Turkey has rejected "unfounded" allegations by the UN Human Rights Special Procedures.

"We reject the unfounded and unfortunate allegations in the press release of the UN Human Rights Special Procedures," Foreign Ministry spokesman Hami Aksoy said in a statement.

Aksoy said Turkey, extending its support to the internationally recognized Libyan government upon its request and pursuant to UN resolutions, emphasized from the very beginning that there was no military solution to the conflict in Libya.

"In this context, Turkey spares no effort to ensure a lasting and sustainable ceasefire and to reinvigorate the political solution process under the auspices of the UN."

"We have serious reservations about the aim of this statement made without consulting with Turkey and based on some accusations whose accuracy, objectivity and source are questionable," he said.

"The UN Human Rights Special Procedures is supposed to conduct its studies transparently and by considering the views of all parties instead of making biased and misleading public statements," Aksoy added.

He asserted that "at this period when serious war crimes against innocent civilians," and discoveries of mass graves in Tarhuna province after it was recently liberated from Haftar's militias, it would be "more appropriate if the UN Human Rights Special Rapporteurs investigate primarily the crimes against humanity committed by militia and mercenaries loyal to putschist and pirate Khalifa Haftar instead of making speculative allegations."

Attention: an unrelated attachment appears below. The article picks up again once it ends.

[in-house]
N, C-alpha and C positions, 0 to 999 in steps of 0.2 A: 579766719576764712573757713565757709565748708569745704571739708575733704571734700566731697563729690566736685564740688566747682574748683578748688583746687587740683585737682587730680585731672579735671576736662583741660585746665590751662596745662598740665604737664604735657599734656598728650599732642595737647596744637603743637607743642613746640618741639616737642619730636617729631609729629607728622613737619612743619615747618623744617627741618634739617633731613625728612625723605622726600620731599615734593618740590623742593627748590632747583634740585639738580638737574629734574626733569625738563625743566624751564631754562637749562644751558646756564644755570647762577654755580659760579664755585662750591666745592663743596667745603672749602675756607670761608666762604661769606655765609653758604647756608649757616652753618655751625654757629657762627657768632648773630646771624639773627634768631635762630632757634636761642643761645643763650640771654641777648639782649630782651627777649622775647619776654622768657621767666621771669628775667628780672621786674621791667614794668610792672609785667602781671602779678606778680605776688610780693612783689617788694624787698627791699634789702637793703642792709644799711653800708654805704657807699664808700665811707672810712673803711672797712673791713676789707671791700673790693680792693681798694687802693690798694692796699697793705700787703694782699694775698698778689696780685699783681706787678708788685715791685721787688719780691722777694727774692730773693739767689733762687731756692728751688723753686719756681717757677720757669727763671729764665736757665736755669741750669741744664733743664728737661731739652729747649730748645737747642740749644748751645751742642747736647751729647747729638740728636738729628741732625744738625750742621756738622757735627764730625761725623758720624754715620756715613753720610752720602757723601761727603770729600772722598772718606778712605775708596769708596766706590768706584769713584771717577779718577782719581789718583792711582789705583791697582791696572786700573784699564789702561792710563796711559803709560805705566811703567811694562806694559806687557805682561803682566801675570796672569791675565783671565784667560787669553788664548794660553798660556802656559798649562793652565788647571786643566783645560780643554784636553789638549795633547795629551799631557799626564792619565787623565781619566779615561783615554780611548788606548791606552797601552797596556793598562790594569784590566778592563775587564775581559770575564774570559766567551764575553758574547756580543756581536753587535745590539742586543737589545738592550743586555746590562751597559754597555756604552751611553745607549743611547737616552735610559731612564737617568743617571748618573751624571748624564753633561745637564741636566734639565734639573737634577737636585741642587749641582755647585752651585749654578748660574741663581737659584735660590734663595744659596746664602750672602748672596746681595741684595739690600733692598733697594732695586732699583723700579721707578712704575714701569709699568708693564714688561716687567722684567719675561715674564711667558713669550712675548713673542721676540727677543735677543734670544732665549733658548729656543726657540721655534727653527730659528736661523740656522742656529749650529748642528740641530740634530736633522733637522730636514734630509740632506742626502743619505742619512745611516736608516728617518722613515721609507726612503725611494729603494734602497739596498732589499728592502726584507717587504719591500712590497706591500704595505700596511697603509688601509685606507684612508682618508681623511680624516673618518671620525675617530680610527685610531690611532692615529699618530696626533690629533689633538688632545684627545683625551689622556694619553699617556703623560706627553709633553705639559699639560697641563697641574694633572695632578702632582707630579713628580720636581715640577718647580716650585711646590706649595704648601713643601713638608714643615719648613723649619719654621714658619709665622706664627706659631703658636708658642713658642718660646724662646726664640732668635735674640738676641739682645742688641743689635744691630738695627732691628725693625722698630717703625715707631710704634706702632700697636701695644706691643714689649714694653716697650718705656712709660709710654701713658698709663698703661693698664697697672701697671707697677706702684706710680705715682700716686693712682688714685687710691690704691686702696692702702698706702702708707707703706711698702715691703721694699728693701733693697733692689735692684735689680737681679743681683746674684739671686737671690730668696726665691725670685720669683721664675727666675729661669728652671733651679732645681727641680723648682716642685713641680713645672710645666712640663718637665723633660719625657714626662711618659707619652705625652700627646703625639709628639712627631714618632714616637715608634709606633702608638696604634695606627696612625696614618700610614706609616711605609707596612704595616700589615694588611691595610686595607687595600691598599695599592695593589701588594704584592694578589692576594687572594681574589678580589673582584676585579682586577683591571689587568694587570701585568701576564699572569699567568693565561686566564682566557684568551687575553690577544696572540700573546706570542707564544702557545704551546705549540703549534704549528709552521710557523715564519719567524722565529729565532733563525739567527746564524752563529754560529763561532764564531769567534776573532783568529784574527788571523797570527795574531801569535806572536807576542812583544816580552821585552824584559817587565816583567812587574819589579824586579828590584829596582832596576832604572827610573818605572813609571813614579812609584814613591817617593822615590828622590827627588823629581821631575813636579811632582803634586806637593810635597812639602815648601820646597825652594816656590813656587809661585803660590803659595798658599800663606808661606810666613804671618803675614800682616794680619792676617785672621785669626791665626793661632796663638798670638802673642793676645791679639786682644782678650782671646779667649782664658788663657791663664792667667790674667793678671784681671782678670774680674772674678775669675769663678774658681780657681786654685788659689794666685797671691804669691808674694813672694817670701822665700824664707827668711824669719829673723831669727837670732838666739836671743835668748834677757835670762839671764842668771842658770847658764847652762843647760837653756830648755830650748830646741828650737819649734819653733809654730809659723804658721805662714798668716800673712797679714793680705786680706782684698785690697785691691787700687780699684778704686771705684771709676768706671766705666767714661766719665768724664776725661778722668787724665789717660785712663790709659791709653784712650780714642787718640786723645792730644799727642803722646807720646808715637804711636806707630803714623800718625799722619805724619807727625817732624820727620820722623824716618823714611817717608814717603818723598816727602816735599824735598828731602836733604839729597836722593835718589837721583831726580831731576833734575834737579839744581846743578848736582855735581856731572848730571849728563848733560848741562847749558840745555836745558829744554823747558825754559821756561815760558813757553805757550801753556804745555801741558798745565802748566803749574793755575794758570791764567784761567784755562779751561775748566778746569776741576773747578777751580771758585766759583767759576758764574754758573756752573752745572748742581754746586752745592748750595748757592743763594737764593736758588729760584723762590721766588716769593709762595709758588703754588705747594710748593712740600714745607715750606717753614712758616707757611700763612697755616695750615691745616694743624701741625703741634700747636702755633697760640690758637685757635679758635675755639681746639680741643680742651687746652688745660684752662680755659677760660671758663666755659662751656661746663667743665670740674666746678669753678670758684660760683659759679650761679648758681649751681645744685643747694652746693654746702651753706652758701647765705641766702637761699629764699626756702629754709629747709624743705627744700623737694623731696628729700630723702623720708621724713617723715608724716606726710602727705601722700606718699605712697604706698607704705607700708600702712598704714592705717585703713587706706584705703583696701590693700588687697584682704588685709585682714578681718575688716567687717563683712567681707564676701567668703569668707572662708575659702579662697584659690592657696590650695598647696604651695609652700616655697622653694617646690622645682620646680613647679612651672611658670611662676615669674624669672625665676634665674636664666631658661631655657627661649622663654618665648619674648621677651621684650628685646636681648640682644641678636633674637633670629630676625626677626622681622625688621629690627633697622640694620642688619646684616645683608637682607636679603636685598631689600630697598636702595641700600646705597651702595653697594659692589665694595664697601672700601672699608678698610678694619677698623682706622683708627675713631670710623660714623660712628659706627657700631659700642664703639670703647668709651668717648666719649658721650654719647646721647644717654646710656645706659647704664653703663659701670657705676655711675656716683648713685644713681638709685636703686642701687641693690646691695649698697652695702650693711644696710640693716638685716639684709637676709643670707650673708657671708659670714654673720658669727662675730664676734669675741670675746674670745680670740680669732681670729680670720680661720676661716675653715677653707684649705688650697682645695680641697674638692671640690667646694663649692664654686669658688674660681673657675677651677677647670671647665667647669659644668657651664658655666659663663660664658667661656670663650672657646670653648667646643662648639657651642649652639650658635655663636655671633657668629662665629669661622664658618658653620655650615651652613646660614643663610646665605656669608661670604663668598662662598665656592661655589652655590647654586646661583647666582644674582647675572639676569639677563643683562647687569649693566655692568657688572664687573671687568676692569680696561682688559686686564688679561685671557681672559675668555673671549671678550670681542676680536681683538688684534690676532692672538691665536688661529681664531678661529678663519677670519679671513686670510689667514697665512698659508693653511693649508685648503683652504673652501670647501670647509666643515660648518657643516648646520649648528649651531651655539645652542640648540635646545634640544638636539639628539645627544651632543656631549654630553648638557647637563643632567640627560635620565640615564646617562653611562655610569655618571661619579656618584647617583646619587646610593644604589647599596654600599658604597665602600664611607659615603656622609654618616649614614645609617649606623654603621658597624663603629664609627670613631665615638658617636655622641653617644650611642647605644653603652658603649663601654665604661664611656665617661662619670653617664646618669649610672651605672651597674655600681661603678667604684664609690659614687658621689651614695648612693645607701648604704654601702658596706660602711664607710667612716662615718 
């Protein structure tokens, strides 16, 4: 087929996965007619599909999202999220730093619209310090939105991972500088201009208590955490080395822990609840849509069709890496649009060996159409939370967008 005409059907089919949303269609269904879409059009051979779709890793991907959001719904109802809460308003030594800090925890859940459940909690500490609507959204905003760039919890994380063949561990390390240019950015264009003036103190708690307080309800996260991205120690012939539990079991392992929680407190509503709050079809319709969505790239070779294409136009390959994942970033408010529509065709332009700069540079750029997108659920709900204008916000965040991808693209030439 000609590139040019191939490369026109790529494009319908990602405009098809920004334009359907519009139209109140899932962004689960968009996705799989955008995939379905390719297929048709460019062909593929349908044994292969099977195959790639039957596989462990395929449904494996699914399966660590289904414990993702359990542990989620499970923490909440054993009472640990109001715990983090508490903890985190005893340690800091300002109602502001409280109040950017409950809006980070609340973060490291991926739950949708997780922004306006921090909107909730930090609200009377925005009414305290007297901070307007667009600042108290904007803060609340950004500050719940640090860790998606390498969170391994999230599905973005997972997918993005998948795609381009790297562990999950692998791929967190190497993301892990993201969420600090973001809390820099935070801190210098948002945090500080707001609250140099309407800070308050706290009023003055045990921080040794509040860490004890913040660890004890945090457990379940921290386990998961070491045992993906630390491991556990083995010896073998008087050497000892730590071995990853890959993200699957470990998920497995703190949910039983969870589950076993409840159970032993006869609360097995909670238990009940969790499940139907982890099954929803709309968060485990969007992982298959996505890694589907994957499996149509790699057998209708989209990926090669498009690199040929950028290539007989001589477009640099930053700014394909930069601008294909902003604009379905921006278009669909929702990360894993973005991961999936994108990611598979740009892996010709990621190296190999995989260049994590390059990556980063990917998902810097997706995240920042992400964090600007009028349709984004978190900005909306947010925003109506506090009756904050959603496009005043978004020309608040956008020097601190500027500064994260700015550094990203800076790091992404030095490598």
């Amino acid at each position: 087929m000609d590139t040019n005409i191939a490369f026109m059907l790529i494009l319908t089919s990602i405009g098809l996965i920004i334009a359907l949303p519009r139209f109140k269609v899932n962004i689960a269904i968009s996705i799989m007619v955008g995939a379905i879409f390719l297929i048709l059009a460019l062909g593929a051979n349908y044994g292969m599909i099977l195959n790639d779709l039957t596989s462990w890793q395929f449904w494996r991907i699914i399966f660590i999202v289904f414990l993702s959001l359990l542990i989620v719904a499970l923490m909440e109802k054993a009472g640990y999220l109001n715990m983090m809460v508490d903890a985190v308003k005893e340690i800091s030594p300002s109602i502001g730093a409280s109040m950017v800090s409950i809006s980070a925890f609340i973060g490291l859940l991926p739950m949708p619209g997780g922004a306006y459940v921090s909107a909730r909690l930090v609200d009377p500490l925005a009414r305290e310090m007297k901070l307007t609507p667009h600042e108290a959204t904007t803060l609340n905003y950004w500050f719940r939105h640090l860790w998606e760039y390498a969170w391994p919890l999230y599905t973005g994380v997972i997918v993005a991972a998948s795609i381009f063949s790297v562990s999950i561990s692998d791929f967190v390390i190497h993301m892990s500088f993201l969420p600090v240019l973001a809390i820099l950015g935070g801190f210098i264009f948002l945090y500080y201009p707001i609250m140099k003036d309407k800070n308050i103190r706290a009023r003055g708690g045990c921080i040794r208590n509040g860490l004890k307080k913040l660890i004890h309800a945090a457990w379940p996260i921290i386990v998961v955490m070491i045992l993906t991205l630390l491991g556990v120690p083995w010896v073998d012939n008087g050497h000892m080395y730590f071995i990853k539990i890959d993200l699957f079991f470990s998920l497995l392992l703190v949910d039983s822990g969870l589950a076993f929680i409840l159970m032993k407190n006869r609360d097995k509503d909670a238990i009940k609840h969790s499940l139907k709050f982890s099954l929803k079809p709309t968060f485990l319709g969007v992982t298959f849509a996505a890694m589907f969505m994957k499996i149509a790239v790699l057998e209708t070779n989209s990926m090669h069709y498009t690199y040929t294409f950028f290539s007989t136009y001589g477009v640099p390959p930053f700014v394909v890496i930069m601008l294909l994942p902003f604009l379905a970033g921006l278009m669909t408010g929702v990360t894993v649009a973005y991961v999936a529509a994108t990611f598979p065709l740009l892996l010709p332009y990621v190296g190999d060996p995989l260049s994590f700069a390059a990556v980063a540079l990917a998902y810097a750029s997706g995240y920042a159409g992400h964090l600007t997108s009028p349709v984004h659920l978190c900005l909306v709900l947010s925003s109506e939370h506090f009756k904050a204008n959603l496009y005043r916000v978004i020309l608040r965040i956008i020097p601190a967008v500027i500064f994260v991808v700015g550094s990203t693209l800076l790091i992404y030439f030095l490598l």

The report alleged that Turkey has engaged in large-scale recruitment efforts and the transfer of Syrian fighters to take part in hostilities in support of the government.

"These fighters were recruited through armed factions affiliated with the Syrian National Army that have been accused of serious human rights abuses in Syria," alleged Chris Kwaja, who chairs the UN Working Group.

It also claimed that thousands of Syrian men, including boys under 18 years, have reportedly been sent to Libya via Turkey in recent months.

"We are concerned that these children come from an extremely vulnerable social and economic situation and are being exploited for the purpose of recruitment as mercenaries," Kwaja said.

Turkey rejects US body's accusations on anti-terror ops

Turkey on Sunday rejected recent claims by the US Commission on International Religious Freedom (USCIRF) on Ankara's anti-terror operations in northern Iraq.

Foreign Ministry spokesman Hami Aksoy said in a statement that it was "shameful" that the USCIRF criticized Turkey's fight against terrorism and became an "instrument" in the propaganda of the PKK terror group.

Aksoy accused the USCIRF of ignoring the oppression perpetrated by the PKK in Iraq and YPG/PKK in Syria against the region's people, including Kurds who did not embrace its separatist policy and terrorist methods.

In the statement, he said thousands of Yazidis were unable to return to their homes in Sinjar, northwestern Iran because of the PKK that lodged itself in the region under the pretext of fighting the Daesh/ISIS terror group.

Underlining that so-called human rights defenders have so far ignored these facts, it said Turkey did not accept the USCIRF's claims that have distorted the truth.

The USCIRF last Friday alleged that Turkey targeted fragile areas in northern Iraq particularly threatening to Yazidi families attempting to return to their homes in the town of Sinjar.

Turkey's Operations Claw-Eagle and Claw-Tiger were launched earlier last week to ensure the safety of the Turkish people and borders by neutralizing the threat of the PKK and other terrorist groups.

In its more than 30-year terror campaign against Turkey, the PKK -- listed as a terrorist organization by Turkey, the US and the EU -- has been responsible for the deaths of nearly 40,000 people, including women, children, and infants.